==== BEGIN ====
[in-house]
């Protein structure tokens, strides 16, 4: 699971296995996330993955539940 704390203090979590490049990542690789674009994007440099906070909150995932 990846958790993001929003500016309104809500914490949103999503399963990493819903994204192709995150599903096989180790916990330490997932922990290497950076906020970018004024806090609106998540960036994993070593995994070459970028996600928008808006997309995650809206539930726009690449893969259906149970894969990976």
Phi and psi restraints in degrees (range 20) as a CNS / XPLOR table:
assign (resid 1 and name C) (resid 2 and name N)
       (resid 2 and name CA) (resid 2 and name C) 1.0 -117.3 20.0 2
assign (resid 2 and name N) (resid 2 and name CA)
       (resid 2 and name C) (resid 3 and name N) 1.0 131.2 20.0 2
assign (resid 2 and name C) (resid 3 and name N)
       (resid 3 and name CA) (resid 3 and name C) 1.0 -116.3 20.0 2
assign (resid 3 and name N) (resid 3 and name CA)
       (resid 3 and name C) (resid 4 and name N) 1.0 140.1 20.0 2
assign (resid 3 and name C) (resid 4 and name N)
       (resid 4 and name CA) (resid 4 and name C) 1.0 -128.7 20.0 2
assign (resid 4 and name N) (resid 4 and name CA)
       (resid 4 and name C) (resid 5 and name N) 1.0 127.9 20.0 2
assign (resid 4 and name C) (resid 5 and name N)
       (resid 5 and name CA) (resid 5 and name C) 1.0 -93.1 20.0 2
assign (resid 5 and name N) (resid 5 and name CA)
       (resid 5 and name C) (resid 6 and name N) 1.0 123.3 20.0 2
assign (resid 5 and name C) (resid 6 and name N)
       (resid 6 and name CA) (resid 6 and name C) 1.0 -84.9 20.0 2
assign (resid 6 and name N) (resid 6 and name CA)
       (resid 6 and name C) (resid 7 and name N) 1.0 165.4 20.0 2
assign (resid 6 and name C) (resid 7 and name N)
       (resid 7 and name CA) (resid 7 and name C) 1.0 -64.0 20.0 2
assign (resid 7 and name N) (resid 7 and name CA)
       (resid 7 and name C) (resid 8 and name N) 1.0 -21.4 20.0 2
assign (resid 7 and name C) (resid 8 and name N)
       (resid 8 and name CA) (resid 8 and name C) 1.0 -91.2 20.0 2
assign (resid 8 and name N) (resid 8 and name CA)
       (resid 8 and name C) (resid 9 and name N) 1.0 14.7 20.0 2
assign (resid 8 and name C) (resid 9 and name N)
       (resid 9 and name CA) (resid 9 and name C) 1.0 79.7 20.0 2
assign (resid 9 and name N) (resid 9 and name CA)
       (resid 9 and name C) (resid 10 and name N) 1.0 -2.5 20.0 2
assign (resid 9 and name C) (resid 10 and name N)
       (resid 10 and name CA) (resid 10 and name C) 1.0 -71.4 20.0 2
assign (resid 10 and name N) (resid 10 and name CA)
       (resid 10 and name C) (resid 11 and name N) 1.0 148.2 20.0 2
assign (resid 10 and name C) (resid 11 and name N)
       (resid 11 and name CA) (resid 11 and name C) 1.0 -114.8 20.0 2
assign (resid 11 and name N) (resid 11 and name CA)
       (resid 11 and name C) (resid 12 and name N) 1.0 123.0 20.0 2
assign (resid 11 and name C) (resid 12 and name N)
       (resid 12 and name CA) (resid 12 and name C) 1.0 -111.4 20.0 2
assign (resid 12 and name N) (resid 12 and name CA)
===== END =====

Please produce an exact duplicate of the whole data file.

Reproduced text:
[in-house]
């Protein structure tokens, strides 16, 4: 699971296995996330993955539940 704390203090979590490049990542690789674009994007440099906070909150995932 990846958790993001929003500016309104809500914490949103999503399963990493819903994204192709995150599903096989180790916990330490997932922990290497950076906020970018004024806090609106998540960036994993070593995994070459970028996600928008808006997309995650809206539930726009690449893969259906149970894969990976």
Phi and psi restraints in degrees (range 20) as a CNS / XPLOR table:
assign (resid 1 and name C) (resid 2 and name N)
       (resid 2 and name CA) (resid 2 and name C) 1.0 -117.3 20.0 2
assign (resid 2 and name N) (resid 2 and name CA)
       (resid 2 and name C) (resid 3 and name N) 1.0 131.2 20.0 2
assign (resid 2 and name C) (resid 3 and name N)
       (resid 3 and name CA) (resid 3 and name C) 1.0 -116.3 20.0 2
assign (resid 3 and name N) (resid 3 and name CA)
       (resid 3 and name C) (resid 4 and name N) 1.0 140.1 20.0 2
assign (resid 3 and name C) (resid 4 and name N)
       (resid 4 and name CA) (resid 4 and name C) 1.0 -128.7 20.0 2
assign (resid 4 and name N) (resid 4 and name CA)
       (resid 4 and name C) (resid 5 and name N) 1.0 127.9 20.0 2
assign (resid 4 and name C) (resid 5 and name N)
       (resid 5 and name CA) (resid 5 and name C) 1.0 -93.1 20.0 2
assign (resid 5 and name N) (resid 5 and name CA)
       (resid 5 and name C) (resid 6 and name N) 1.0 123.3 20.0 2
assign (resid 5 and name C) (resid 6 and name N)
       (resid 6 and name CA) (resid 6 and name C) 1.0 -84.9 20.0 2
assign (resid 6 and name N) (resid 6 and name CA)
       (resid 6 and name C) (resid 7 and name N) 1.0 165.4 20.0 2
assign (resid 6 and name C) (resid 7 and name N)
       (resid 7 and name CA) (resid 7 and name C) 1.0 -64.0 20.0 2
assign (resid 7 and name N) (resid 7 and name CA)
       (resid 7 and name C) (resid 8 and name N) 1.0 -21.4 20.0 2
assign (resid 7 and name C) (resid 8 and name N)
       (resid 8 and name CA) (resid 8 and name C) 1.0 -91.2 20.0 2
assign (resid 8 and name N) (resid 8 and name CA)
       (resid 8 and name C) (resid 9 and name N) 1.0 14.7 20.0 2
assign (resid 8 and name C) (resid 9 and name N)
       (resid 9 and name CA) (resid 9 and name C) 1.0 79.7 20.0 2
assign (resid 9 and name N) (resid 9 and name CA)
       (resid 9 and name C) (resid 10 and name N) 1.0 -2.5 20.0 2
assign (resid 9 and name C) (resid 10 and name N)
       (resid 10 and name CA) (resid 10 and name C) 1.0 -71.4 20.0 2
assign (resid 10 and name N) (resid 10 and name CA)
       (resid 10 and name C) (resid 11 and name N) 1.0 148.2 20.0 2
assign (resid 10 and name C) (resid 11 and name N)
       (resid 11 and name CA) (resid 11 and name C) 1.0 -114.8 20.0 2
assign (resid 11 and name N) (resid 11 and name CA)
       (resid 11 and name C) (resid 12 and name N) 1.0 123.0 20.0 2
assign (resid 11 and name C) (resid 12 and name N)
       (resid 12 and name CA) (resid 12 and name C) 1.0 -111.4 20.0 2
assign (resid 12 and name N) (resid 12 and name CA)